Foreign Minister: Sri Lanka Will Stay At War With Tigers

Sri Lanka is determined to seek a solution to its conflict with the separatist Tamil Tigers but sees no alternative to war unless the rebels change their stance on peace talks, Foreign Minister Lakshman Kadirgamar said.

"They have no interest in peace talks," Kadirgamar told Reuters in Bangkok.

""They believe that they can win a separate state by force of arms. I think that's a terrible mistake on their part, but that seems to be their view," he said in an interview during a stopover on his journey home from a visit to Japan.

"Any pretense that they might make of interest in peace talks is precisely that a pretense."

The conflict between Sri Lanka's government and the Liberation Tigers of Tamil Eelam has dragged on since 1983 and claimed more than 61,000 lives.

An election fought on the competing peace strategies of the People's Alliance (PA) of President Chandrika Kumaratunga and the main opposition United National Party returned a hung parliament this month, with the PA cobbling together a slender parliamentary majority.

The president has been trying to push through a new constitution devolving power to the regions in a bid to placate separatist Tamils, but this requires the support of two-thirds of legislators.

Kadirgamar said it was possible the opposition could be persuaded to support the new constitution.

"The president has said publicly that she remains of the view that she must pursue this new constitution, and it's always possible that you can have a new configuration of forces now that the election is over and people know where they stand," he said.

"When an election is held, the air is cleared to some extent, everybody takes stock of their positions, and you have a fair idea of what is possible and what is not possible."

Peace Initiative Not Scrapped

Kadirgamar denied that the election result was a blow to hopes of peace.

"I think the contrary is true. The hawkish parties were completely routed," he said, adding that he believed voters had given their backing to the government's strategy.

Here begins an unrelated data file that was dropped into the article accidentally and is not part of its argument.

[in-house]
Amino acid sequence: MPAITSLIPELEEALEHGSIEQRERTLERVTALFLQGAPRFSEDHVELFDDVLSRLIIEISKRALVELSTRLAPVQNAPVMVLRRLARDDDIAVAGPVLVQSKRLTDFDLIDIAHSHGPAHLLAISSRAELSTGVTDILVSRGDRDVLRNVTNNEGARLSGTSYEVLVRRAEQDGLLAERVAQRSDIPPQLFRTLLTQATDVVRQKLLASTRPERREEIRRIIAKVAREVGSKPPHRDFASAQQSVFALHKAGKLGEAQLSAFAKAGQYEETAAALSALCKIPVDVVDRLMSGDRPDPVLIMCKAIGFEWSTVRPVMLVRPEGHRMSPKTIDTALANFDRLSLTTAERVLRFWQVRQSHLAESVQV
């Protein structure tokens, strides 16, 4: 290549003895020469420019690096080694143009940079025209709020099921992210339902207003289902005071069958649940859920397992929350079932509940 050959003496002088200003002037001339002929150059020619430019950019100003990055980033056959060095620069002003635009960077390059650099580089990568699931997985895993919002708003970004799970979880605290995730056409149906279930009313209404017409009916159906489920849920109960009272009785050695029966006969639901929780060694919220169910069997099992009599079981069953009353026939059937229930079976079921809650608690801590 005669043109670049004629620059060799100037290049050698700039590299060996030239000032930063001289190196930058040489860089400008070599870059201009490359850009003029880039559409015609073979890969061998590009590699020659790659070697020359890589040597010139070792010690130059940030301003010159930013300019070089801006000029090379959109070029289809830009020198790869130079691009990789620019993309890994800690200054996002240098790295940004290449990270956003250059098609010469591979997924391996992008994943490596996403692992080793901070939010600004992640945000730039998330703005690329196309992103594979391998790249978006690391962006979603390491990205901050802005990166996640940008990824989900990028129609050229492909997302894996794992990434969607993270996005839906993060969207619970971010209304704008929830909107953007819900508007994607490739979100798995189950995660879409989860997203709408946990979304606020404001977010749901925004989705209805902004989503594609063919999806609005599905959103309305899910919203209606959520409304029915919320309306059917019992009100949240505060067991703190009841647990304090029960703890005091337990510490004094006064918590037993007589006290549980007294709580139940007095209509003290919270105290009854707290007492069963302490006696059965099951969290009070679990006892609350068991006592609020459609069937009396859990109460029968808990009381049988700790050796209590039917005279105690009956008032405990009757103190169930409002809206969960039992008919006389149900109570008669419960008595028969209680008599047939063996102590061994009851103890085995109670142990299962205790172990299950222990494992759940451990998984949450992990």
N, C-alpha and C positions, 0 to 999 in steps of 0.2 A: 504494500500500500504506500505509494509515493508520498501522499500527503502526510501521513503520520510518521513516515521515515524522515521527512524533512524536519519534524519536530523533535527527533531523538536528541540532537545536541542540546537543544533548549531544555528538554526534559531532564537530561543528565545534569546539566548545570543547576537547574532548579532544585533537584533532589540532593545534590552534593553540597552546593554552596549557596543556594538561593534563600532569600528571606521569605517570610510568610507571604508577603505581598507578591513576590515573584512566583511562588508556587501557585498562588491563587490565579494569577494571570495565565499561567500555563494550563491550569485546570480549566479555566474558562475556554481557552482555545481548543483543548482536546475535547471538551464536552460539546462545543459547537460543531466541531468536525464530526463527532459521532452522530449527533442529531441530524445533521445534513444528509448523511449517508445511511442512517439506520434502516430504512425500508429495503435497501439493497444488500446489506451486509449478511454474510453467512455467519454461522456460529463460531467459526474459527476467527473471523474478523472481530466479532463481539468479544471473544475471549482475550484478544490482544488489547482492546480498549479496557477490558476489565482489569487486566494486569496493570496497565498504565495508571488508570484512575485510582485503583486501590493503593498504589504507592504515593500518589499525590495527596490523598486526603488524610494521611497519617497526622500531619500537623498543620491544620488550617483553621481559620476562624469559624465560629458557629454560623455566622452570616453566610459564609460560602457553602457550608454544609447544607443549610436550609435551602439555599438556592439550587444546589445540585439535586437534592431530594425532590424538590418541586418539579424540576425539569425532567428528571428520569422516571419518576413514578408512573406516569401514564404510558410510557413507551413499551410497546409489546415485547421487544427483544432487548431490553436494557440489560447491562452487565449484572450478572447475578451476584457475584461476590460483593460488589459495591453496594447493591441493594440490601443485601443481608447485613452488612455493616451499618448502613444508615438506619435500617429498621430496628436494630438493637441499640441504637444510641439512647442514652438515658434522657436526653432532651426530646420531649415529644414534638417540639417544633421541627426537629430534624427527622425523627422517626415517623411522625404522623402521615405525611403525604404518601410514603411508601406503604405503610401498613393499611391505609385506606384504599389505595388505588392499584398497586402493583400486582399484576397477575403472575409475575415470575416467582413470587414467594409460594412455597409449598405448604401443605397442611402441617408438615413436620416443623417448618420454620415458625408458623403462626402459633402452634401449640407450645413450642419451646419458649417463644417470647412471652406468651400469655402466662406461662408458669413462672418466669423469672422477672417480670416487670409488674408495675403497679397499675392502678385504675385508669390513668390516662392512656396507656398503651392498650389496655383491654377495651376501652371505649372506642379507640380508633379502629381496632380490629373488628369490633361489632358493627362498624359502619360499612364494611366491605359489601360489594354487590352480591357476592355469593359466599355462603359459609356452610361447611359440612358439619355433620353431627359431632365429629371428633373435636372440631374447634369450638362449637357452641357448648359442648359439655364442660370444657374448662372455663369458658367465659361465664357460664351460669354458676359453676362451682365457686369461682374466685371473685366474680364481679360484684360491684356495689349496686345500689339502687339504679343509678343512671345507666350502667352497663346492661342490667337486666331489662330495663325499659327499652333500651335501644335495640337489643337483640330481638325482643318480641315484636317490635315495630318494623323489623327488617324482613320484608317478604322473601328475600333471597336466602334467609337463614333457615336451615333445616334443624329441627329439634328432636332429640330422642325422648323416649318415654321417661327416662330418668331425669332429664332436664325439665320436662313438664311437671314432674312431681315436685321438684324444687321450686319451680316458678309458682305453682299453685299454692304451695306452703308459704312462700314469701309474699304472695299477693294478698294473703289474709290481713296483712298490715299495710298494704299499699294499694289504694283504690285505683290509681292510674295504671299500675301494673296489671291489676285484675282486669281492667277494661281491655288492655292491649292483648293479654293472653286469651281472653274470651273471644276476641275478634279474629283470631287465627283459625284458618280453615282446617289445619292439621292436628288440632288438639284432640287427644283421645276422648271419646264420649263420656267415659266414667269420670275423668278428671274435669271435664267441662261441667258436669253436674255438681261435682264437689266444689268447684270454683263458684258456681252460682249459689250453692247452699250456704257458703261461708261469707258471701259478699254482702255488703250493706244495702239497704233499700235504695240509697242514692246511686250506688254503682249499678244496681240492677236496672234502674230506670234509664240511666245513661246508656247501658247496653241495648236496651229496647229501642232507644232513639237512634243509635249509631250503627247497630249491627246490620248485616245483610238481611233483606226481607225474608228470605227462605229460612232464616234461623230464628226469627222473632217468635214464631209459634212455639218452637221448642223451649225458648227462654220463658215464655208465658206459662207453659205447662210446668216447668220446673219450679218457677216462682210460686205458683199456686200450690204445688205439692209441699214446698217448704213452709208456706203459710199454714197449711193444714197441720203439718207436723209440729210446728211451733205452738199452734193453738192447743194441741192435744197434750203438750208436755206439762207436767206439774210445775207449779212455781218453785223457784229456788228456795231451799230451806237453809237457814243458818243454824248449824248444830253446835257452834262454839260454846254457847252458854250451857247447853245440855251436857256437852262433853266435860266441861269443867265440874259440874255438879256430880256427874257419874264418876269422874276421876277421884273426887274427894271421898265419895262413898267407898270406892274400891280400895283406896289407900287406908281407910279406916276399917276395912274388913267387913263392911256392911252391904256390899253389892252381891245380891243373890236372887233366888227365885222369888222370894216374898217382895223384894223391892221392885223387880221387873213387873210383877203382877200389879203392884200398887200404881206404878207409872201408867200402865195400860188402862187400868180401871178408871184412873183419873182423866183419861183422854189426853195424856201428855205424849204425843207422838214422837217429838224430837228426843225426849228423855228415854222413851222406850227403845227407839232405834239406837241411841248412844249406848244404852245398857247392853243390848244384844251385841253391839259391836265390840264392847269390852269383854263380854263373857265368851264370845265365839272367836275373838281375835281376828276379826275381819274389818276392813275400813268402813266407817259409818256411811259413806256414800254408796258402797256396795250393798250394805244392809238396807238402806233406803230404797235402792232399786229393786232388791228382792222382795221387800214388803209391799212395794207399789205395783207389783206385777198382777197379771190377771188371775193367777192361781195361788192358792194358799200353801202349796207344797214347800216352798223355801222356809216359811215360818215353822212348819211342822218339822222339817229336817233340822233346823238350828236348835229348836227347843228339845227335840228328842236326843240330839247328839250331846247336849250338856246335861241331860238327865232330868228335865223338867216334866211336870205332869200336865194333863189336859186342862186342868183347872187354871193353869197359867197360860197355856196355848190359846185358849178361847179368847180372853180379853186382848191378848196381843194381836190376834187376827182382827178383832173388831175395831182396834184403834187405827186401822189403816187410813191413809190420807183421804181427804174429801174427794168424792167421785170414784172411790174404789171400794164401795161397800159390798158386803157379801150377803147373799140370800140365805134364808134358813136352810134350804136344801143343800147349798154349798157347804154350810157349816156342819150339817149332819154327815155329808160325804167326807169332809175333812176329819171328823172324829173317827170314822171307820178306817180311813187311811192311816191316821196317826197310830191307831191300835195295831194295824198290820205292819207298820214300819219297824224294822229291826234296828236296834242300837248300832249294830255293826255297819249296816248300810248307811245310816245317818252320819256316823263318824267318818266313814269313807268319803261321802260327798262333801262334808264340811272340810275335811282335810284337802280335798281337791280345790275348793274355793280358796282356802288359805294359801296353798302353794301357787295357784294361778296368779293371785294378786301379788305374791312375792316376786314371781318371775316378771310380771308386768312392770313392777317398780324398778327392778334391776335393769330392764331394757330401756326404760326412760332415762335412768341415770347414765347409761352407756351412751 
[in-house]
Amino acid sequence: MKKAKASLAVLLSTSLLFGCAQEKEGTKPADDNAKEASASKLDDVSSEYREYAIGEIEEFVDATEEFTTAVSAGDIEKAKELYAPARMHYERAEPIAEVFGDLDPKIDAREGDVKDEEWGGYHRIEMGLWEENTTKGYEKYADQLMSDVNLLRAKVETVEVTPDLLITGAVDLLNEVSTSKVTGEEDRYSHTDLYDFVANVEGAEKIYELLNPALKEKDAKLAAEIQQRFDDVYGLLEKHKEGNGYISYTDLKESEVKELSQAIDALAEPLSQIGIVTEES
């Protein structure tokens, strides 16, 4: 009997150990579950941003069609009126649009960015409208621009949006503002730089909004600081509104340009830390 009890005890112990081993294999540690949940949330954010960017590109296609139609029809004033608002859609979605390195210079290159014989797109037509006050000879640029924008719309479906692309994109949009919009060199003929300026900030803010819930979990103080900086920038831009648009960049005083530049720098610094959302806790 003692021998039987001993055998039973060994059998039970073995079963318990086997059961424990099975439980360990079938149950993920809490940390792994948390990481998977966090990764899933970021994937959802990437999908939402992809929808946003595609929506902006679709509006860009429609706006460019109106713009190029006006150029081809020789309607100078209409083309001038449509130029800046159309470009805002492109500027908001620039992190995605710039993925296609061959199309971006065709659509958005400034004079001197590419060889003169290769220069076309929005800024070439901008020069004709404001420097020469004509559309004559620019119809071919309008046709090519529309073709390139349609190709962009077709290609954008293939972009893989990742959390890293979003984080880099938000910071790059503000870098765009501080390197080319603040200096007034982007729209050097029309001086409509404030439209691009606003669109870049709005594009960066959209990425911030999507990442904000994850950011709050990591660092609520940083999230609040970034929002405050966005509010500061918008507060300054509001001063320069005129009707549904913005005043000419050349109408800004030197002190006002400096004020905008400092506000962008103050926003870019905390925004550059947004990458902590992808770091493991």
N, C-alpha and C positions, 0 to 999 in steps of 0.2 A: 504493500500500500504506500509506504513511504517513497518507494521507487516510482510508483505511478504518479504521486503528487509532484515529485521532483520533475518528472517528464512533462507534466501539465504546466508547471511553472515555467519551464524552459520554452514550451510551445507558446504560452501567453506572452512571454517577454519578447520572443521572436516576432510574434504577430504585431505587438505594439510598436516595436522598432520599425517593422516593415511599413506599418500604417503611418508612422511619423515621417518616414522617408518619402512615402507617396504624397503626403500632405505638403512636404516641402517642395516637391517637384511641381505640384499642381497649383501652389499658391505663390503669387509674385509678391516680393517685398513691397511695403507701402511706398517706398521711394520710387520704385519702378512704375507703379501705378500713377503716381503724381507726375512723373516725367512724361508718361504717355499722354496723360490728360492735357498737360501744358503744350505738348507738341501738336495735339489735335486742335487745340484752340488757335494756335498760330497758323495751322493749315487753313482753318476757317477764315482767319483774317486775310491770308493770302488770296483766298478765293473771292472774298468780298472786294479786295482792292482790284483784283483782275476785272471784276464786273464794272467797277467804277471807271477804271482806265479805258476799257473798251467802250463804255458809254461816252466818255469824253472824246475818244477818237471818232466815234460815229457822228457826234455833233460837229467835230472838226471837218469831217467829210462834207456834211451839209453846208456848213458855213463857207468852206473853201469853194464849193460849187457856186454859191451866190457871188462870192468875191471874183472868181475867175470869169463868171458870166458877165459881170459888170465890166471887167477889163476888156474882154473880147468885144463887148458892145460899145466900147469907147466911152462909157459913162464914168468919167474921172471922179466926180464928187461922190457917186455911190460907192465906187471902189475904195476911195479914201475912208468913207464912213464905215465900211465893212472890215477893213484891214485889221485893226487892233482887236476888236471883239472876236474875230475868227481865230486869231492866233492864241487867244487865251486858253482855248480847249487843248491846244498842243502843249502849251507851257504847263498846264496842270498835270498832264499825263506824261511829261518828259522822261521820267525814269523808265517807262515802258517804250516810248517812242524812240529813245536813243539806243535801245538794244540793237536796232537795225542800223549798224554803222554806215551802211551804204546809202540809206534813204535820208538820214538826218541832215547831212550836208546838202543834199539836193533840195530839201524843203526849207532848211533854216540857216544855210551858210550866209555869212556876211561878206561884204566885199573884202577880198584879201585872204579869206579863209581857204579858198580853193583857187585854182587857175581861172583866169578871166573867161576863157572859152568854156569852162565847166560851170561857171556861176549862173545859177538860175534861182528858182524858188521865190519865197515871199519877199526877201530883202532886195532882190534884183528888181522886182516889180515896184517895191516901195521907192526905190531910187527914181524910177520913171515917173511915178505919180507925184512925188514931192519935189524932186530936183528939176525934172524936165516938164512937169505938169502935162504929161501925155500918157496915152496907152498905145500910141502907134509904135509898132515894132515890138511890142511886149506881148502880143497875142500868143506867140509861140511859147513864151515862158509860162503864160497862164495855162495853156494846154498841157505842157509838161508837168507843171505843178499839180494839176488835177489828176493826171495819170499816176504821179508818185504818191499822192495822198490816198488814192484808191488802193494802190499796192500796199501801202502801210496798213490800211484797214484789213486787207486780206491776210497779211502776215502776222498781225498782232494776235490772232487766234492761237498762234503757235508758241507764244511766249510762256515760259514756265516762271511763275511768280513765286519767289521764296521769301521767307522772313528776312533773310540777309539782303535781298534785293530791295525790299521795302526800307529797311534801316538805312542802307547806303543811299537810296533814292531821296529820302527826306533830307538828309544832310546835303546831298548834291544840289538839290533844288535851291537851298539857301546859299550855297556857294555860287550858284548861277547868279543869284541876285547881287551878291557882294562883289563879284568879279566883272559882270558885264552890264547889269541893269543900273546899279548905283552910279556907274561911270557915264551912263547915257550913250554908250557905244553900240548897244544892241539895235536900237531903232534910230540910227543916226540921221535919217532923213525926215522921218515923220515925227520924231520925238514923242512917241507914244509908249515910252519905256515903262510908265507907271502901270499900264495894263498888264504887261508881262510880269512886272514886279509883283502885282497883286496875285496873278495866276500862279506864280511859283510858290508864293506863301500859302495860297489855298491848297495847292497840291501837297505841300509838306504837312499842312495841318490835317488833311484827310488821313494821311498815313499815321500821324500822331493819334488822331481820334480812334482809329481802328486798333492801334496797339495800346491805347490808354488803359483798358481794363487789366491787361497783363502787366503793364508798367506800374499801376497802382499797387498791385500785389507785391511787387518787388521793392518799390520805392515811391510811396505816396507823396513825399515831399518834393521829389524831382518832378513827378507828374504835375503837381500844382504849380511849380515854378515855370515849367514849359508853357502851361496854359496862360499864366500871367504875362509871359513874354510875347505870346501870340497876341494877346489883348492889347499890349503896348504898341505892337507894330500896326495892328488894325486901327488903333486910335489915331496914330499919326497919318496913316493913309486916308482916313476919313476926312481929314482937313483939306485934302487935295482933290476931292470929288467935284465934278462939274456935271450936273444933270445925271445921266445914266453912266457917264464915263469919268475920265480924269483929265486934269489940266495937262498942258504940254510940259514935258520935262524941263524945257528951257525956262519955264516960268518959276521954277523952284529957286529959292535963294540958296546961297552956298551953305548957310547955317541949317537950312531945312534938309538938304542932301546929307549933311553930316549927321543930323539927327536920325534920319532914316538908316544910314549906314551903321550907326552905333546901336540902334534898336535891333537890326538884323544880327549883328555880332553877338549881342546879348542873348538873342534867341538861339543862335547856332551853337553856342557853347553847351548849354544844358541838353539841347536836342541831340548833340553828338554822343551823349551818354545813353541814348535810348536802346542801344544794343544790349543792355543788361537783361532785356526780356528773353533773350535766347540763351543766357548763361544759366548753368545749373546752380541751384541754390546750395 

"They have clearly indicated that they want this government to go on, and I think one of the grounds on which we won the election was our approach to the ethnic question."

Prime Minister Ratnasiri Wickremanayake said ahead of the election that the government would hold no more talks with the rebels under a Norwegian-brokered peace initiative.

But Kadirgamar said the Norwegian initiative had not been scrapped and the government was still willing to take part.

"During the election campaign, as you'll understand in any democracy, campaign rhetoric is one thing but reality is another thing," he said. "We have made it very clear that we remain engaged in the process but at the moment not much is happening."

He blamed the Tigers for the lack of progress in peace talks.

"The whole problem at the moment is that the Tamil Tigers are showing a total unwillingness to engage in talks at the moment. You can't hold talks on your own," he said.

"We basically remain willing to consider any solution short of a separate state, which is completely out of the question. But we are not going to be fooled by the charade and postures that the Tamil Tigers adopt from time to time to show that they are interested in peace when we know very well that they are not."

He said if the Tigers wanted to talk, they would have to prove they were serious about peace.

"We would wish to have some demonstration of bona fides on their part that they are really serious about talks, because we have had very bad experiences with them," Kadirgamar said.

"They have said they were talking about peace but in fact they were regrouping, re-arming and getting ready for a further